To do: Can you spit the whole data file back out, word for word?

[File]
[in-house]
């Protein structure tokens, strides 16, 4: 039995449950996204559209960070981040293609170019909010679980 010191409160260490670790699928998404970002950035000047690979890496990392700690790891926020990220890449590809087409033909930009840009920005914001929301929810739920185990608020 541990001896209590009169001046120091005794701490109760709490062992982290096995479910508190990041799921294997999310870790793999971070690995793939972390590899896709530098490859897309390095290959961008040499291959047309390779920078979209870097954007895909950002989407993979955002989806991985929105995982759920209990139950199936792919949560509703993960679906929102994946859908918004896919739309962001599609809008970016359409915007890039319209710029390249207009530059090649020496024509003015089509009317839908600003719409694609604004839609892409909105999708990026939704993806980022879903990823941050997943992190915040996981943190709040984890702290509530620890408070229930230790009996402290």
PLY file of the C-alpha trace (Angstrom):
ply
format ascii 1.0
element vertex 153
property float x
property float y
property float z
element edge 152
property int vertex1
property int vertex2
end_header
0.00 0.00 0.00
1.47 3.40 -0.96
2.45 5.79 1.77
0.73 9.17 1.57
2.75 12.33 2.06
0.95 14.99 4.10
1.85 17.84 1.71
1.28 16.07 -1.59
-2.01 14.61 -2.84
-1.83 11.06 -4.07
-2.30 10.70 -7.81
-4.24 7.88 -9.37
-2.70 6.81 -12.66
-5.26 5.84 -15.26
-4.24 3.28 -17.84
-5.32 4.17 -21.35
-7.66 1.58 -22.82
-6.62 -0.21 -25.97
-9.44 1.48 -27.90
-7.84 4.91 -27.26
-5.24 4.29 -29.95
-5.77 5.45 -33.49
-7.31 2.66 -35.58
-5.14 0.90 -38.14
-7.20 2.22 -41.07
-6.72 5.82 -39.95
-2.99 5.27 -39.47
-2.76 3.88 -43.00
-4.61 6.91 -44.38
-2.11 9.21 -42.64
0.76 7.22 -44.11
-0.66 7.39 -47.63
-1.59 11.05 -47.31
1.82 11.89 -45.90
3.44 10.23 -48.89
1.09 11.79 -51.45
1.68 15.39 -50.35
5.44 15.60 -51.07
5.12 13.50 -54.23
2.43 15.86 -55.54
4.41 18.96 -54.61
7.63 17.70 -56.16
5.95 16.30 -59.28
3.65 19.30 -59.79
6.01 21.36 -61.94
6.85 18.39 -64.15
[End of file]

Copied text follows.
[in-house]
């Protein structure tokens, strides 16, 4: 039995449950996204559209960070981040293609170019909010679980 010191409160260490670790699928998404970002950035000047690979890496990392700690790891926020990220890449590809087409033909930009840009920005914001929301929810739920185990608020 541990001896209590009169001046120091005794701490109760709490062992982290096995479910508190990041799921294997999310870790793999971070690995793939972390590899896709530098490859897309390095290959961008040499291959047309390779920078979209870097954007895909950002989407993979955002989806991985929105995982759920209990139950199936792919949560509703993960679906929102994946859908918004896919739309962001599609809008970016359409915007890039319209710029390249207009530059090649020496024509003015089509009317839908600003719409694609604004839609892409909105999708990026939704993806980022879903990823941050997943992190915040996981943190709040984890702290509530620890408070229930230790009996402290």
PLY file of the C-alpha trace (Angstrom):
ply
format ascii 1.0
element vertex 153
property float x
property float y
property float z
element edge 152
property int vertex1
property int vertex2
end_header
0.00 0.00 0.00
1.47 3.40 -0.96
2.45 5.79 1.77
0.73 9.17 1.57
2.75 12.33 2.06
0.95 14.99 4.10
1.85 17.84 1.71
1.28 16.07 -1.59
-2.01 14.61 -2.84
-1.83 11.06 -4.07
-2.30 10.70 -7.81
-4.24 7.88 -9.37
-2.70 6.81 -12.66
-5.26 5.84 -15.26
-4.24 3.28 -17.84
-5.32 4.17 -21.35
-7.66 1.58 -22.82
-6.62 -0.21 -25.97
-9.44 1.48 -27.90
-7.84 4.91 -27.26
-5.24 4.29 -29.95
-5.77 5.45 -33.49
-7.31 2.66 -35.58
-5.14 0.90 -38.14
-7.20 2.22 -41.07
-6.72 5.82 -39.95
-2.99 5.27 -39.47
-2.76 3.88 -43.00
-4.61 6.91 -44.38
-2.11 9.21 -42.64
0.76 7.22 -44.11
-0.66 7.39 -47.63
-1.59 11.05 -47.31
1.82 11.89 -45.90
3.44 10.23 -48.89
1.09 11.79 -51.45
1.68 15.39 -50.35
5.44 15.60 -51.07
5.12 13.50 -54.23
2.43 15.86 -55.54
4.41 18.96 -54.61
7.63 17.70 -56.16
5.95 16.30 -59.28
3.65 19.30 -59.79
6.01 21.36 -61.94
6.85 18.39 -64.15